When I was young, we made it a point to have a soup dish in every meal, in retrospect, I guess that’s a great way to have kids having enough liquid in our diet?
Anyway, I remember that one of my favorites of such soup dishes were the salted fish bone tofu and pork soup. So when I was at Kota Kinabalu not too long ago, I made it a point to get myself some good quality whole kurau salted fish that includes the boney bits.
So here’s the recipe I got from mom.
salted fish bone (preferably ikan kurau)
a bulb of garlic, peeled
an inch of ginger, sliced
spring onion, cut into 2 inches length
pork slices, 300-500 gram
tofu, 2 blocks
2 liter of water
4-5 tablespoon cooking oil
soak fish bone for half an hour
fry garlic, ginger and fish bone till fragrant
add pork slices and brown the exterior
add water and bring to boil for at least half hour
add tofu for the last minute, add spring onion too
Since taking over vacant possession of our new home in Shah Alam, we’ve been spending quite a bit of time inspecting defects and monitoring the construction of koi pond version 2.
With the new place just a stone’s throw away from Klang toll, we’ve started exploring the eateries nearby, such as the few rows of old school restaurants and kopitiam at Taman Berkeley, an area that’s already a favorite among the locals.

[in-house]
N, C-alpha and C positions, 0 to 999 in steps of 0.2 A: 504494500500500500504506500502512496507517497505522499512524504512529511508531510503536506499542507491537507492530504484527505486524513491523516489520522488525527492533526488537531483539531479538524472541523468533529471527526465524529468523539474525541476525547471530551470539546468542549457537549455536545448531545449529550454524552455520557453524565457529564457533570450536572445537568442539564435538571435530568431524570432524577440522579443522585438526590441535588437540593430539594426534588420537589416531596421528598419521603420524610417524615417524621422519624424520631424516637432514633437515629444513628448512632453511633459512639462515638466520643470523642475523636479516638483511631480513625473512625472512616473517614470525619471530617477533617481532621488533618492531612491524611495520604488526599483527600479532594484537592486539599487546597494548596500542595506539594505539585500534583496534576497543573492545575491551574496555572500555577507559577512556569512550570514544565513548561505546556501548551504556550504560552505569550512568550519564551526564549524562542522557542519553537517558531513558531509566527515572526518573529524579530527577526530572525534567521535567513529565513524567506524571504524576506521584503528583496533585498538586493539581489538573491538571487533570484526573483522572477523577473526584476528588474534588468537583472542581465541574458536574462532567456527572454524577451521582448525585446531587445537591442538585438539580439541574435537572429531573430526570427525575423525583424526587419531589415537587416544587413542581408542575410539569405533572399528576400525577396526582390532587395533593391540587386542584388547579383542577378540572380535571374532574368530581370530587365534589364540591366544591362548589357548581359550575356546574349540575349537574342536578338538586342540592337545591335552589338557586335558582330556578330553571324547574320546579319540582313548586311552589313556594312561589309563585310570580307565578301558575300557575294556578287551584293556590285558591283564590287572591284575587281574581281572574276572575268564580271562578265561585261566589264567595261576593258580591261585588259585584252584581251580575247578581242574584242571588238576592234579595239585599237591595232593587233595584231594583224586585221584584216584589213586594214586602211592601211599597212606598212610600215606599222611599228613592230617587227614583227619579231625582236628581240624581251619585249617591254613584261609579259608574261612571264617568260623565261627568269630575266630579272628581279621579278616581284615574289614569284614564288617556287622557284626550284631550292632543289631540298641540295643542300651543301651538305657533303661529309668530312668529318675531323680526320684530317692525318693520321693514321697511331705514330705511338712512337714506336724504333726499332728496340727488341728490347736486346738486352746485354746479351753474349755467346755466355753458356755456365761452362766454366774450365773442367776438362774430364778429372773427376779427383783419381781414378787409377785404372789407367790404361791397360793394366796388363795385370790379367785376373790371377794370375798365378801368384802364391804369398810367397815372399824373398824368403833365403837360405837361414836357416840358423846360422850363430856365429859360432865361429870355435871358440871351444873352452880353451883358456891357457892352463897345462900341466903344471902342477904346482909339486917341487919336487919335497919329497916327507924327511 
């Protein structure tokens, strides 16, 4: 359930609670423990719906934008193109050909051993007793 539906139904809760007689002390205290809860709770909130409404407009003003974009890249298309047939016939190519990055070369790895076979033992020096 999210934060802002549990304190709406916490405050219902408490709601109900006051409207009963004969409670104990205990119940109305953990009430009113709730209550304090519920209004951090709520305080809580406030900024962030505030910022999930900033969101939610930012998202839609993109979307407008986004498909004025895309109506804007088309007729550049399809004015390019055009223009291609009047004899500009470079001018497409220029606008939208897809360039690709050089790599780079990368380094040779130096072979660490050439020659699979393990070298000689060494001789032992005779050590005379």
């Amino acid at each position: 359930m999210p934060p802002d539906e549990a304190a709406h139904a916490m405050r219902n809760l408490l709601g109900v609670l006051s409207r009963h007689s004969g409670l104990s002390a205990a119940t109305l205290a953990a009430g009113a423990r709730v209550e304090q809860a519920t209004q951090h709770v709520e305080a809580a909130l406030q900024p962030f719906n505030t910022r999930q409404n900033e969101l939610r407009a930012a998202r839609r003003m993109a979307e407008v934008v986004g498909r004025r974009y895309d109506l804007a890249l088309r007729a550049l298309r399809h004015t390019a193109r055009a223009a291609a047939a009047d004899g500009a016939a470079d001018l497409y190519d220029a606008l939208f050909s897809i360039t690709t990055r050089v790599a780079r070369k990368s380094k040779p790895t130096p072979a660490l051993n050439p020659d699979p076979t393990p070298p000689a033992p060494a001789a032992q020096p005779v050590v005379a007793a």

Number One Claypot Rice, Taman Berkeley
When trying out a new place, the rule of thumb is just stick with the most popular option. In a kopitiam, the most popular stall, and in a makan area like Berkeley, the restaurant that’s most packed.
Going with this rule brought us to Number One Claypot Rice, a restaurant that isn’t really overly humble on their claim.
claypot chicken rice cooked from scratch
Like most claypot chicken rice places, the rice is cooked from scratch claypots of two sizes. A single portion is priced at RM 7, and bigger, double person portion at RM 14. If there’s 5 of you, 2 big and 1 small, you do the math, it’s pretty simple.
In the pot you get plenty of bite size chicken, chunks of lap cheong (Chinese wax sausage), and a small amount of salted fish.
I find the rice and chicken pretty much spot on, with the sausage having slightly tougher skin that I’d like, and the salted fish, well, is something that I’ll need to ask for extra the next time around (you can do that for extra RM 2). The crispy bits of charred rice are there for those who love it that way.
chicken soup in coconut, braised vegetable